After more than 40 revisions to this article, I’ve decided to go ahead and publish it now, despite being more undecided than ever on this very polarizing topic. As with my journey to learn more about the complex issues surrounding vaccines, I invite you to join me on my at this critical juncture in my journey toward greater understanding through openness, objectivity and humility. Continue reading
Some things are impossible to buy in the U.S. and one of those things seems to be German gingerbread cookies. Sure, we sell many varieties of so-called gingerbread cookies in this country, but none come anywhere close to the soft and intriguingly spicy variety I enjoy in Germany, called Lebkuchen.
Food battles with my son began shortly after his first birthday. Over the past several months, his opinions on food have only become stronger. He discriminates against “foods of color:” carrots, peas, tomatoes, spinach, broccoli and squash, for instance. They apparently make better projectiles than food. Sand, rocks and discarded bottle caps, on the other hand, go straight into his mouth at first sight!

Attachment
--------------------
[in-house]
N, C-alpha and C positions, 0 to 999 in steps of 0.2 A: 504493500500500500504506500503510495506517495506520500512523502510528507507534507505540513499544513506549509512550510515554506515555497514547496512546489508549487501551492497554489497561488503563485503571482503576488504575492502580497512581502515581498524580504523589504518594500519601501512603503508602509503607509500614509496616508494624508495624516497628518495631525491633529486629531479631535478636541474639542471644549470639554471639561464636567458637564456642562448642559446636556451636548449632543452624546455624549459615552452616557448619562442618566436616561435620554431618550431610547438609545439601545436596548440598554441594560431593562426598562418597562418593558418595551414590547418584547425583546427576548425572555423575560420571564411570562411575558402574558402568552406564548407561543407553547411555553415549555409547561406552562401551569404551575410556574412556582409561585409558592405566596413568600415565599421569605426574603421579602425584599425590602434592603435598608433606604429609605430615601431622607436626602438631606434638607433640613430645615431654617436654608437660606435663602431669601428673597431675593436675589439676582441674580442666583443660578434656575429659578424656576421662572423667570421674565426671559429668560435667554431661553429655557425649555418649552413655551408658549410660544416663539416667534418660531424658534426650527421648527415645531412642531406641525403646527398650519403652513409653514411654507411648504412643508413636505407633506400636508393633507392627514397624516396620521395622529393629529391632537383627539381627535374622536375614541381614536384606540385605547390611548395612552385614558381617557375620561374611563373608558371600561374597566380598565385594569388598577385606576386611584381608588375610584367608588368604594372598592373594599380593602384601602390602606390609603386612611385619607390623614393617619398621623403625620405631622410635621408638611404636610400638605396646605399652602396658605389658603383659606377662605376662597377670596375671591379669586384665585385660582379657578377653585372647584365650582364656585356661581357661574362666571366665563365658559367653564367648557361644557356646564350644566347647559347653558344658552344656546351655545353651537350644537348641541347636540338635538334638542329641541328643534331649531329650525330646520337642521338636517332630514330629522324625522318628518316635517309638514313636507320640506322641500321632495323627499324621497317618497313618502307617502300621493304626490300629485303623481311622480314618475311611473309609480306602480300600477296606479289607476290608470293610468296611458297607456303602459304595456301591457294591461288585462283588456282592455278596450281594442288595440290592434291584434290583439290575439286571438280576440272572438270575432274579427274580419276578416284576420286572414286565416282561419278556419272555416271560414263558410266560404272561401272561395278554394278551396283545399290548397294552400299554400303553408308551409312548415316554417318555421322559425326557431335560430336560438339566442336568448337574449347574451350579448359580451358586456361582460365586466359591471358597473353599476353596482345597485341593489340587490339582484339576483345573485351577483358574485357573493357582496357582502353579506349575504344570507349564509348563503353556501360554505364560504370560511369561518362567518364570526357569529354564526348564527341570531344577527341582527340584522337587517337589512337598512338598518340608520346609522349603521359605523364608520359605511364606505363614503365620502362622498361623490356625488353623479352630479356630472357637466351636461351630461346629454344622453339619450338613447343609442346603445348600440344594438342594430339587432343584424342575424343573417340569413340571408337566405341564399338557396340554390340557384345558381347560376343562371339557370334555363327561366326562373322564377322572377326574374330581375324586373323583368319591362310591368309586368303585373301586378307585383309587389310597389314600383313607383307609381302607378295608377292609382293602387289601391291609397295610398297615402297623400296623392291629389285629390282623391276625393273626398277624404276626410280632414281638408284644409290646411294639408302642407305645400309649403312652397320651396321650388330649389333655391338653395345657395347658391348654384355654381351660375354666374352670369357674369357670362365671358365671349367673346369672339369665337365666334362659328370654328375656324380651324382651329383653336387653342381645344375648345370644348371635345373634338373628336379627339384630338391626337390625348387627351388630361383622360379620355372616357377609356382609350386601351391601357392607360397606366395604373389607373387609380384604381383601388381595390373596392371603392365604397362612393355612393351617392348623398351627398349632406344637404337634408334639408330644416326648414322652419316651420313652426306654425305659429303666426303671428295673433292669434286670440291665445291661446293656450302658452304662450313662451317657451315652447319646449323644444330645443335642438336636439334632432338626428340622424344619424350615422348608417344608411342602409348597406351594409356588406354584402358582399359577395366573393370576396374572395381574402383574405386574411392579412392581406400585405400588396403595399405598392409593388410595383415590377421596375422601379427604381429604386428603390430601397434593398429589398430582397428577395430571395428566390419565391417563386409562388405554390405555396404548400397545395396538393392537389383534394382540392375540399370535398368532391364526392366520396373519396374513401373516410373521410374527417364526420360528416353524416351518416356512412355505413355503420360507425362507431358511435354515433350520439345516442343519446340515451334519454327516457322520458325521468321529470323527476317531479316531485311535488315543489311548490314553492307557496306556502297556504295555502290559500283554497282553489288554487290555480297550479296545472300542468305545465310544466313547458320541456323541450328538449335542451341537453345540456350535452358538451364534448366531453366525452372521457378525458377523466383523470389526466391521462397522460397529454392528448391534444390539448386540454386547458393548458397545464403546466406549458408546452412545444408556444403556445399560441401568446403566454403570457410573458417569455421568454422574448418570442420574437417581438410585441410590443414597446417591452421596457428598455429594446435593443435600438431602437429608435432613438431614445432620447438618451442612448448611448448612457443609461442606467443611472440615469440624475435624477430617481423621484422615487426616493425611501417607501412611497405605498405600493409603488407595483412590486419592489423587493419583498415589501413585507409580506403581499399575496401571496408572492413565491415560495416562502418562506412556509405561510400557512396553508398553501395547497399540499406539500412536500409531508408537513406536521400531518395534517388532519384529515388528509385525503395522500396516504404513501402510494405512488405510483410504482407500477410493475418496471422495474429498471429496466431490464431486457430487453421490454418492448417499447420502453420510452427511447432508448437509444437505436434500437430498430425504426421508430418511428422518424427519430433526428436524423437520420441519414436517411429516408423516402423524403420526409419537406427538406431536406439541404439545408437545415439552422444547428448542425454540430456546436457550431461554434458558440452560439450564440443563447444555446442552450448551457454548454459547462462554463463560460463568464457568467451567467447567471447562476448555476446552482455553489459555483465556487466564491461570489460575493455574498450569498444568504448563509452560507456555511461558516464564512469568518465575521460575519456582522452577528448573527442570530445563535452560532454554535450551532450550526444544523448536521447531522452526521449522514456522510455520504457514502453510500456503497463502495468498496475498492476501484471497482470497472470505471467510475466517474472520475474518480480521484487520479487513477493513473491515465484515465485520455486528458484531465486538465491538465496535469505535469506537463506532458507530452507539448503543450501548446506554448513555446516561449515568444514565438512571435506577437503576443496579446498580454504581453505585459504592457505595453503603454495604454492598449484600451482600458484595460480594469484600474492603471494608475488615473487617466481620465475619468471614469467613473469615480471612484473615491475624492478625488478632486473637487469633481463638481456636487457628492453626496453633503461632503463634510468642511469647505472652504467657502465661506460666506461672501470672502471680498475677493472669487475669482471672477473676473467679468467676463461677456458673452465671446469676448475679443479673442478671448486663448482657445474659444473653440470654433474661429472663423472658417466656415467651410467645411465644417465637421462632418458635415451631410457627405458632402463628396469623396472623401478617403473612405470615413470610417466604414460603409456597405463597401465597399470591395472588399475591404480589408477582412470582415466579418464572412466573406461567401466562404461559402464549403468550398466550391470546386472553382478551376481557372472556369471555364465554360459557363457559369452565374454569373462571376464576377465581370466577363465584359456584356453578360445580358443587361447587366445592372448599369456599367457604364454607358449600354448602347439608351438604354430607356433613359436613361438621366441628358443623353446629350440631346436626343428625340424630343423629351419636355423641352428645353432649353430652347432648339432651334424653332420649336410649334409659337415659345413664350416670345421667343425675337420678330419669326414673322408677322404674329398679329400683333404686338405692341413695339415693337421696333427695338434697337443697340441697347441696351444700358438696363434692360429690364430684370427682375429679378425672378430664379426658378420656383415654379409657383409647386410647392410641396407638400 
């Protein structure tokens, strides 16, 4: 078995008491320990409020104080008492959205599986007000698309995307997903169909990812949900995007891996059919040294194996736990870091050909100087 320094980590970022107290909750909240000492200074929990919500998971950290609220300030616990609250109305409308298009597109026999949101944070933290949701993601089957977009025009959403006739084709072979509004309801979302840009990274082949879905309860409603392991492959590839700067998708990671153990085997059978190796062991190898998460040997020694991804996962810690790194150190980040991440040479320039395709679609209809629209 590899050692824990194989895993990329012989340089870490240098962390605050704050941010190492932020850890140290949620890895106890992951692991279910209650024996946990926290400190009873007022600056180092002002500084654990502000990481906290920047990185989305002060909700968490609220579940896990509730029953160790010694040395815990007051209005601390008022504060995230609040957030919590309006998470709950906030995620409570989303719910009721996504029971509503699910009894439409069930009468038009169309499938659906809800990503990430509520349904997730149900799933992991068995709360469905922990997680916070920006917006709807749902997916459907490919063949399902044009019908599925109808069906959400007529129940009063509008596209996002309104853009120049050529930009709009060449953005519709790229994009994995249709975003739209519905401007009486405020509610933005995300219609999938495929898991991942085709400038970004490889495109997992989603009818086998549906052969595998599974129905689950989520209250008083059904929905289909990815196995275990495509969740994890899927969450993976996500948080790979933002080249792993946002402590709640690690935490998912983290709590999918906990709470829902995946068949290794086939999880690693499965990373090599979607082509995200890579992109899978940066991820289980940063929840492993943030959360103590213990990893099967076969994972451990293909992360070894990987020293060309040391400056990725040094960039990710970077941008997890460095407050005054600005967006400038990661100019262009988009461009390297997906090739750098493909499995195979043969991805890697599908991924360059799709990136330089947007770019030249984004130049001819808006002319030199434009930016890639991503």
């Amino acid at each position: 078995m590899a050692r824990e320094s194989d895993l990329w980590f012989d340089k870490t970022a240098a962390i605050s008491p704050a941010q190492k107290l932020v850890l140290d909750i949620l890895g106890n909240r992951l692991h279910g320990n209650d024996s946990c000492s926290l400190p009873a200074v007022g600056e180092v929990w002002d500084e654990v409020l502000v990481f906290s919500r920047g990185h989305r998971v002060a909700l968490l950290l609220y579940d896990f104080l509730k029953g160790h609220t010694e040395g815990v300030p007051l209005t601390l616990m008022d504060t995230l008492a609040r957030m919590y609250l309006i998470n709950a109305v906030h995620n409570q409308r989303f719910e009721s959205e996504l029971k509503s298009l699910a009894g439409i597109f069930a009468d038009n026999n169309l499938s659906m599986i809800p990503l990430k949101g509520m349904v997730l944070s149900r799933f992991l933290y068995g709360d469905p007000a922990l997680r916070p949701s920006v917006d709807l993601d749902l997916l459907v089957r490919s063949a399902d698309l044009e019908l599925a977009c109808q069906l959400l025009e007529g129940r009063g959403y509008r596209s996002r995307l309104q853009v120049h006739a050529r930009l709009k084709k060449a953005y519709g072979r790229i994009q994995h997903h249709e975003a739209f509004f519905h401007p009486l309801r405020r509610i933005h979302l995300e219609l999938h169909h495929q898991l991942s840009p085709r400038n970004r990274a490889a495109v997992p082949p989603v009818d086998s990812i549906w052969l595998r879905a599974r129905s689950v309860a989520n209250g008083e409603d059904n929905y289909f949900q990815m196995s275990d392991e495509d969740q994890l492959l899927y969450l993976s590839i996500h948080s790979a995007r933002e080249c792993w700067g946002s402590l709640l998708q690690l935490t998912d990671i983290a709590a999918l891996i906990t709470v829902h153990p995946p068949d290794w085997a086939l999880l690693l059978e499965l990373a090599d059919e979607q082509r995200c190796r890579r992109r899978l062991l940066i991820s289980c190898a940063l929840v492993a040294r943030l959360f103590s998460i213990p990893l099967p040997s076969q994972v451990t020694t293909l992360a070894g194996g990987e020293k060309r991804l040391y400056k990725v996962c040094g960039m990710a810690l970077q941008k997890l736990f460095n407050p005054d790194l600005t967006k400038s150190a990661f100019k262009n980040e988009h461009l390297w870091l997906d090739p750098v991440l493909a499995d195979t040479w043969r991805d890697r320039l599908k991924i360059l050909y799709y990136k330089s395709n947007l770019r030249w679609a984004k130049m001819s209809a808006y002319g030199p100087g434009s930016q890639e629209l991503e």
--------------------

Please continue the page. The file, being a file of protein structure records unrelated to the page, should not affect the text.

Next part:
Luckily, I’ve found one way to get at least some vegetables into his diet every day, thanks to these vegetable pancakes. I make several days worth of batter at a time, then store it in the refrigerator in a jar. Every morning I just spoon out the batter and fry up the pancakes. I cook and puree the veggies in bulk and then freeze it in small bags so that when I use up the last of the batter, I just move a bag of frozen puree to the refrigerator so that the next morning it’s ready to be made into batter. Continue reading
Milk shouldn’t be drunk raw because, well, look at where the cow’s udder is located – at the same end of the cow as her…<gulp>…”you know what!”
This is the message I heard a government official deliver in response to a presentation advocating raw milk by Sally Fallon Morell of the Weston A. Price Foundation. That official was Heidi Kassenborg, director of the Dairy & Food Inspection Division of Minnesota Department of Agriculture.